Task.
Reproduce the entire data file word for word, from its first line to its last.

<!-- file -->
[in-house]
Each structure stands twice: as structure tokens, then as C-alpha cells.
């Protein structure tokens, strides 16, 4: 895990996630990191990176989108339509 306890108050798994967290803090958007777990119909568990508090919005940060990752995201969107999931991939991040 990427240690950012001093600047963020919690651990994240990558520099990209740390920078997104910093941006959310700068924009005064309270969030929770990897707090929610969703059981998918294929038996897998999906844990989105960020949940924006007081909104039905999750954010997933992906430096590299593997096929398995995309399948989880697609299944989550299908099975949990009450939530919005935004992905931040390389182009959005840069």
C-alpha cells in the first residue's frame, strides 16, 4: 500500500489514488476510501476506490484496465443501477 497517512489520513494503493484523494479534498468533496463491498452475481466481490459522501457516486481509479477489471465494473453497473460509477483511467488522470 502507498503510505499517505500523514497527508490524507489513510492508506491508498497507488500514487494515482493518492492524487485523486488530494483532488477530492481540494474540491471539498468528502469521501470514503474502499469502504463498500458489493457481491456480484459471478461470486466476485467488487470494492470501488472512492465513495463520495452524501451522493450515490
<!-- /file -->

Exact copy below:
[in-house]
Each structure stands twice: as structure tokens, then as C-alpha cells.
């Protein structure tokens, strides 16, 4: 895990996630990191990176989108339509 306890108050798994967290803090958007777990119909568990508090919005940060990752995201969107999931991939991040 990427240690950012001093600047963020919690651990994240990558520099990209740390920078997104910093941006959310700068924009005064309270969030929770990897707090929610969703059981998918294929038996897998999906844990989105960020949940924006007081909104039905999750954010997933992906430096590299593997096929398995995309399948989880697609299944989550299908099975949990009450939530919005935004992905931040390389182009959005840069």
C-alpha cells in the first residue's frame, strides 16, 4: 500500500489514488476510501476506490484496465443501477 497517512489520513494503493484523494479534498468533496463491498452475481466481490459522501457516486481509479477489471465494473453497473460509477483511467488522470 502507498503510505499517505500523514497527508490524507489513510492508506491508498497507488500514487494515482493518492492524487485523486488530494483532488477530492481540494474540491471539498468528502469521501470514503474502499469502504463498500458489493457481491456480484459471478461470486466476485467488487470494492470501488472512492465513495463520495452524501451522493450515490